Cigarette Ratings

in Tobacco
The New Jersey Senator uncovered a lengthy history of false and deceptive cigarette ratings and marketing methods used by the tobacco industry. ... Sen. Frank R. Lautenberg (D-NJ) chaired a Senate Commerce Committee hearing to examine the accuracy of the Federal Trade Commissions (FTC) tar and nicotine cigarette rating system, and the marketing claims of tobacco companies based on these ratings. The New Jersey Senator uncovered a lengthy history of false and deceptive cigarette ratings and marketing methods used by the tobacco industry. Altria (Philip Morris) and R.J. Reynolds were called to the hearing but refused to attend.

"Tobacco companies need to be honest with smokers about tar and nicotine exposure. We learned today that the FTC tobacco ratings system deceives smokers, plain and simple. It is now clear that the tobacco industry has been aware of the inaccuracy of these ratings for more than three decades," said Sen. Lautenberg. At a Commerce Committee hearing chaired by Lautenberg, the FTC raised concerns about its testing methods and admitted that its ratings tend to be relatively poor predictors of tar and nicotine exposure, noting how machine-measured tar and nicotine ratings are not an accurate reflection of tar and nicotine intake. A document released at the hearing shows that the tobacco industry had knowledge of the inaccuracy of the ratings since the 1970s. Sen. Lautenberg held this hearing to illustrate how the FTC cigarette testing method is not an accurate measure for rating tar and nicotine in cigarettes and how the tobacco industry used the method to mislead smokers into thinking "light" and "low-tar" cigarettes are healthier and safer than regular cigarettes.

The FTC cigarette testing method uses a smoking machine - a "smoking robot"- that smokes every cigarette exactly the same way to determine the amount of tar and nicotine in each brand of cigarettes. According to this method, some cigarettes appear to deliver lower tar and nicotine than regular cigarettes. These cigarettes are usually described as "light" and "low-tar" by the tobacco industry. However, when smoked by actual smokers, light and low-tar cigarettes often cause the smoker to receive more tar and nicotine than regular cigarettes. This is because light cigarette smokers take longer, deeper puffs and smoke more cigarettes a day to compensate for the lower nicotine in these cigarettes. As early as 1975, the tobacco industry knew that "light" cigarettes did not actually deliver less tar and nicotine to smokers despite the lower ratings from the FTC Cigarette Testing Method. Despite knowing this, the tobacco industry continues to market these cigarettes as healthier and safer than regular cigarettes.

Many smokers switch to cigarette brands advertised as "low tar" or "light" out of concerns for their health, believing them to be less risky or a step toward quitting. Due to the misleading and deceptive marketing of light cigarettes by the tobacco industry, some light cigarette smokers have filed state lawsuits asserting that the companies committed fraud when they misled consumers into believing that light cigarettes contained less tar and nicotine even though they knew this was false. The following participants testified at todays hearing: - William Kovacic, Commissioner, Federal Trade Commission. - Cathy Backinger, Acting Chief, Tobacco Control Research Branch, National Cancer Institute. - David L. Ashley, PhD, Chief, Division of Laboratory Sciences, Centers for Disease Control and Prevention. - Jon Samet, MD, Chairman, Department of Epidemiology, The Johns Hopkins University. - Jack Henningfield, PhD, Adjunct Professor, Department of Psychiatry and Behavioral Sciences, The Johns Hopkins University School of Medicine. - Marvin Goldberg, PhD, Professor of Marketing, Penn State University. - Stephen Sheller, JD, Founder and Managing Partner, Sheller, P.C. - Altria (Philip Morris) and R.J. Reynolds were called to the hearing but refused to attend. Senator Lautenbergs Record On Anti-Tobacco Issues 1987 - Wrote the law banning smoking on airline flights of 2 hours or less. 1989 - Wrote the law banning smoking on airline flights of 6 hours or less.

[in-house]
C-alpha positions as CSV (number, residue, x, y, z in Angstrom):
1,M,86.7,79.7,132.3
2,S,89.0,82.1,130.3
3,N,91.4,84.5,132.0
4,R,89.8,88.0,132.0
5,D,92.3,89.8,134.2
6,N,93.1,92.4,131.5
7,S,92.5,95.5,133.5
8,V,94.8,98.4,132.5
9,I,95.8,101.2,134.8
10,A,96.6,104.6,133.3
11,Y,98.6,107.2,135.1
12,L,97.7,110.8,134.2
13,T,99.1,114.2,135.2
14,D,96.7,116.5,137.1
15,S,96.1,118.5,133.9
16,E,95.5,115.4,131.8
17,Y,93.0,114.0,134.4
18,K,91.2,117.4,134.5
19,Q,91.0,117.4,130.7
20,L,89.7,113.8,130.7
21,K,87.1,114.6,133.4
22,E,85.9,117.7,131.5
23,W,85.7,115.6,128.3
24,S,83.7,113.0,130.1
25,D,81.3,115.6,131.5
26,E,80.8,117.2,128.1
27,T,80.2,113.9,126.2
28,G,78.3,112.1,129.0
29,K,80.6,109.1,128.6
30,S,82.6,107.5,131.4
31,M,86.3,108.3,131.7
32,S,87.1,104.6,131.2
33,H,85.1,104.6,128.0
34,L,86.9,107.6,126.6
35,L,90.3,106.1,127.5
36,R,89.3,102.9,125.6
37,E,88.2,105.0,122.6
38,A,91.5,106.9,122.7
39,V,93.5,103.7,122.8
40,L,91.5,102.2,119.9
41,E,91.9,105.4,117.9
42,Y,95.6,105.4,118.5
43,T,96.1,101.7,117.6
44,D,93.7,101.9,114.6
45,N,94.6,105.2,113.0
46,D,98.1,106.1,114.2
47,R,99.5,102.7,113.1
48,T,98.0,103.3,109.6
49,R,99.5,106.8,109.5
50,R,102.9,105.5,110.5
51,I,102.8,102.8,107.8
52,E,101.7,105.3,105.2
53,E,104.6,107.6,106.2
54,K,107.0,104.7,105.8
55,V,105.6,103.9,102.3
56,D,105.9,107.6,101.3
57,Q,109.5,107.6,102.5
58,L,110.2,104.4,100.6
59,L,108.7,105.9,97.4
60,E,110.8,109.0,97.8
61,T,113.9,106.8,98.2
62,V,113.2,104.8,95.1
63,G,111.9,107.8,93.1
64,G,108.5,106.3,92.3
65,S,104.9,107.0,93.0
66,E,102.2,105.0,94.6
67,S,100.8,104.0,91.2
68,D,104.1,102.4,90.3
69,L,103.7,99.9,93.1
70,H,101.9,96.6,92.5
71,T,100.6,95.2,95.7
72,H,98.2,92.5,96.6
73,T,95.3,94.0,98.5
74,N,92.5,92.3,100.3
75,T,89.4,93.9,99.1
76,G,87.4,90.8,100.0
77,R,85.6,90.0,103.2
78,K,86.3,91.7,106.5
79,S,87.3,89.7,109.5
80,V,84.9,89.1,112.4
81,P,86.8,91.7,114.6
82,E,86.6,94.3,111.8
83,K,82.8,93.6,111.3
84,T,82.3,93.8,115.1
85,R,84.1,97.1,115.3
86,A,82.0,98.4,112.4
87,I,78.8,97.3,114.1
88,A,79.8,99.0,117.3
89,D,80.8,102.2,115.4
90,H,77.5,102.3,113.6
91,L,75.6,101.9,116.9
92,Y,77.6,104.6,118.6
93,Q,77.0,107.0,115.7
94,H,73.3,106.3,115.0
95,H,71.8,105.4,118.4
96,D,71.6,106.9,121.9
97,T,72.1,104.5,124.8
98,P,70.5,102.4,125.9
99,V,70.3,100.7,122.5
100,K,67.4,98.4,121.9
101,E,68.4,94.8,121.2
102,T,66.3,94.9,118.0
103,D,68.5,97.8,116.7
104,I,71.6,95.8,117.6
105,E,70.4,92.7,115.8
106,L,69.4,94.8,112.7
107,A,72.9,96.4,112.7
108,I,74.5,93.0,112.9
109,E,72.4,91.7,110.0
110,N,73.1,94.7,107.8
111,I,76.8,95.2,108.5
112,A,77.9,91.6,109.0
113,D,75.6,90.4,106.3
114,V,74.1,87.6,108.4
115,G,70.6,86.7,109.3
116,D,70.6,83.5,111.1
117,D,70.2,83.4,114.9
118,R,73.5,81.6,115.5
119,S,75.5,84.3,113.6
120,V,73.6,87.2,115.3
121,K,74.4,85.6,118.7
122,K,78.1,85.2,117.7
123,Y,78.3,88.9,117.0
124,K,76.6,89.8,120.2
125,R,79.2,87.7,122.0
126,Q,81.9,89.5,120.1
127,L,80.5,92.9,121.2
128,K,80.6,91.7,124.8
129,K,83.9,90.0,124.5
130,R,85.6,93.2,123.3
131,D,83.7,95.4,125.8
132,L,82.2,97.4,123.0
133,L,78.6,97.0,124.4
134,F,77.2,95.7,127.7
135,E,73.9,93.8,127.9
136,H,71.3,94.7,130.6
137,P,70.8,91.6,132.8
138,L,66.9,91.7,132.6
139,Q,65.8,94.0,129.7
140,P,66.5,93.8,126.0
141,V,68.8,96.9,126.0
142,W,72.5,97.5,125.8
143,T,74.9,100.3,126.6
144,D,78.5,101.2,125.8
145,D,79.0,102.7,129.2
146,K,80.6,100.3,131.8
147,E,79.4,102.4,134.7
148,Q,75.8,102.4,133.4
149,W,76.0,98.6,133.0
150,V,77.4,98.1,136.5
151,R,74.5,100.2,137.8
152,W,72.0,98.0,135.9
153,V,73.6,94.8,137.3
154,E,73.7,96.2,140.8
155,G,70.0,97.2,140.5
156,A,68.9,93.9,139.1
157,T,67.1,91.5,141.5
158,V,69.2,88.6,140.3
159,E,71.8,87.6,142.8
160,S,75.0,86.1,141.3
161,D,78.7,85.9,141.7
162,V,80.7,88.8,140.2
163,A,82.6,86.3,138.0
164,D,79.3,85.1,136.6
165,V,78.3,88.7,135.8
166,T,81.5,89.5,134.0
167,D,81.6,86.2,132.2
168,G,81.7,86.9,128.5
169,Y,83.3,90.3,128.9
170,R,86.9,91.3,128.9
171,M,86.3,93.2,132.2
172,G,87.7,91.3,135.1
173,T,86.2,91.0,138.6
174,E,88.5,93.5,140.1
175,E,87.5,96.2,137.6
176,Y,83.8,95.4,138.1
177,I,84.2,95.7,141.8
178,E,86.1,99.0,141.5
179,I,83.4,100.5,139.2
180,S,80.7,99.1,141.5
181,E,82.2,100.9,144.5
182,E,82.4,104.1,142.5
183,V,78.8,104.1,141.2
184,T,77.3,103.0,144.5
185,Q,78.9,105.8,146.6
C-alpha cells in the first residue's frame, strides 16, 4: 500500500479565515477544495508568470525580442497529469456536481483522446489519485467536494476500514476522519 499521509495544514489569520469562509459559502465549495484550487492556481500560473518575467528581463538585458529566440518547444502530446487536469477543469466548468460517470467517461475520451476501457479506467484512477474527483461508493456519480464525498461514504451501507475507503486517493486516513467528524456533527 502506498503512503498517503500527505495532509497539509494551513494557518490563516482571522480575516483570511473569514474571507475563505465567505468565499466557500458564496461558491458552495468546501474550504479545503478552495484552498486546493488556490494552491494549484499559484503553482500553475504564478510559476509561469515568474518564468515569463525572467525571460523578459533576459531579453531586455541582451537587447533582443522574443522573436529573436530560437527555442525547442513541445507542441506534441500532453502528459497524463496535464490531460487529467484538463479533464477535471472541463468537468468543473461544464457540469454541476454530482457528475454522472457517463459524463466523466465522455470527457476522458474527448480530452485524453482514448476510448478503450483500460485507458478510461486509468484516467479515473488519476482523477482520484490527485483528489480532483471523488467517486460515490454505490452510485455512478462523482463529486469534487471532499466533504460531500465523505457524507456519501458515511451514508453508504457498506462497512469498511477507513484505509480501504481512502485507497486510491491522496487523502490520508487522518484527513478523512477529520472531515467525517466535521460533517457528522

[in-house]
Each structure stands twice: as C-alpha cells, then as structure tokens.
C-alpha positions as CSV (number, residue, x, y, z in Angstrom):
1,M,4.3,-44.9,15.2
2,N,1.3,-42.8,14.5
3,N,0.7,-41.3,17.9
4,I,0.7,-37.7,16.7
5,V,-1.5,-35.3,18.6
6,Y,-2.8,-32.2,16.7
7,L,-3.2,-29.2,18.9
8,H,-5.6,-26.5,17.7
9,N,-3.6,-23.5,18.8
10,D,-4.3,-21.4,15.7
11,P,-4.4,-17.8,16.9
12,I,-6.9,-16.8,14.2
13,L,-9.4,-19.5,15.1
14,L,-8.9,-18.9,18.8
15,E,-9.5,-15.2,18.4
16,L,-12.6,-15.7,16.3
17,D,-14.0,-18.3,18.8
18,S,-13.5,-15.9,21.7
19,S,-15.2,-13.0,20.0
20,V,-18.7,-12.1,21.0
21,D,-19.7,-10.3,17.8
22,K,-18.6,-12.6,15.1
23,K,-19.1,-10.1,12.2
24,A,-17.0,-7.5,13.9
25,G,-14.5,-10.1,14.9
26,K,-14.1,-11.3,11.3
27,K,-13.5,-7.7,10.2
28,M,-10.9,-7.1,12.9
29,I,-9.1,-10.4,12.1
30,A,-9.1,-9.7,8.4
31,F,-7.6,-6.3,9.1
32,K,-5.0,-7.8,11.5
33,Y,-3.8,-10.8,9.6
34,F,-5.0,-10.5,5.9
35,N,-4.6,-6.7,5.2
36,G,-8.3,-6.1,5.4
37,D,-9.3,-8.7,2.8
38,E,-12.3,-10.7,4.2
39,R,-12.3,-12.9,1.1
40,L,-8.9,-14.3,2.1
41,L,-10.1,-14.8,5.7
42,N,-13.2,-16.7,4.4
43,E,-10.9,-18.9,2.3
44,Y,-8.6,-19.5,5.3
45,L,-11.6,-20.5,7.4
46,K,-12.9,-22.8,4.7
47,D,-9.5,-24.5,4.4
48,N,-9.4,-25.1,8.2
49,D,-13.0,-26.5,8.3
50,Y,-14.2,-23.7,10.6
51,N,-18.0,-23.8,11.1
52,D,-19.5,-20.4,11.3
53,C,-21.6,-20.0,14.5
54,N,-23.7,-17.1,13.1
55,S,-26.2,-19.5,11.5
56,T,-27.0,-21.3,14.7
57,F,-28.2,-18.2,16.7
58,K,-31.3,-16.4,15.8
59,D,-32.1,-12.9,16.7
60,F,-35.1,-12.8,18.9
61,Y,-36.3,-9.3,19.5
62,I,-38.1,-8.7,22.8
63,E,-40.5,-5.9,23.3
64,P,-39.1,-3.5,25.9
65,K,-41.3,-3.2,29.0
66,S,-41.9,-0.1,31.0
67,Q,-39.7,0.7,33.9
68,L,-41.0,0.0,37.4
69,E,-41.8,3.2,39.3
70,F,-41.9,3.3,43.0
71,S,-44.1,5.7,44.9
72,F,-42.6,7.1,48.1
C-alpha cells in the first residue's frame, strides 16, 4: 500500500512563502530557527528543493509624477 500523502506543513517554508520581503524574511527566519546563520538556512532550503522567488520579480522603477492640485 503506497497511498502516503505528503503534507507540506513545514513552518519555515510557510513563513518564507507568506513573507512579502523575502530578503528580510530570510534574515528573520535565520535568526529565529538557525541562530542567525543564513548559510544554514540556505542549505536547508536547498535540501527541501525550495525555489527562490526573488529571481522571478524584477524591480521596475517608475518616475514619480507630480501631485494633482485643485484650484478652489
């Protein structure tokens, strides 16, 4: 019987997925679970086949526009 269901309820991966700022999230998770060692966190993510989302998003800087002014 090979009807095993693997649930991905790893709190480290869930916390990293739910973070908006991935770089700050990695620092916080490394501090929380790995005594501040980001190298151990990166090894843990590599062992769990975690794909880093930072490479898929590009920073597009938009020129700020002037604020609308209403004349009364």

This covered approximately 99 percent of all domestic flights. 1994 - Wrote the law banning smoking in buildings where federally funded childrens programs took place. This includes all public schools, and federally funded day care centers. 1996 - Introduced legislation to provide a financial incentive for states to successfully sue the tobacco industry to recoup Medicaid expenditures stemming from tobacco-related illnesses. 1997 - Introduced bipartisan legislation that would have required tobacco companies to disclose the ingredients and carcinogens in their products to the public and affixed larger warning labels with more direct messages to kids. - Introduced legislation on secondhand smoke limitations that later served as the basis for such regulations in the proposed global tobacco settlement. - Named Vice-Chair of the Democratic Tobacco Task Force in the Senate in recognition of his leadership on the public health side of the tobacco debate.

2005 - Introduced an amendment in the Senate Commerce Committee that would ban cigarette companies from labeling cigarettes as "Light" and "Low-tar" based on the FTC cigarette testing method. This amendment was defeated on a party-line vote. 2006 - Introduced the "Truth in Cigarette Labeling Act" to ban cigarette companies from labeling cigarettes as "Light" and "Low-tar" based on the FTC cigarette testing method.

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The New Jersey Senator uncovered a lengthy history of false and deceptive cigarette ratings and marketing methods used by the tobacco industry.

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This article was published on 2011/01/25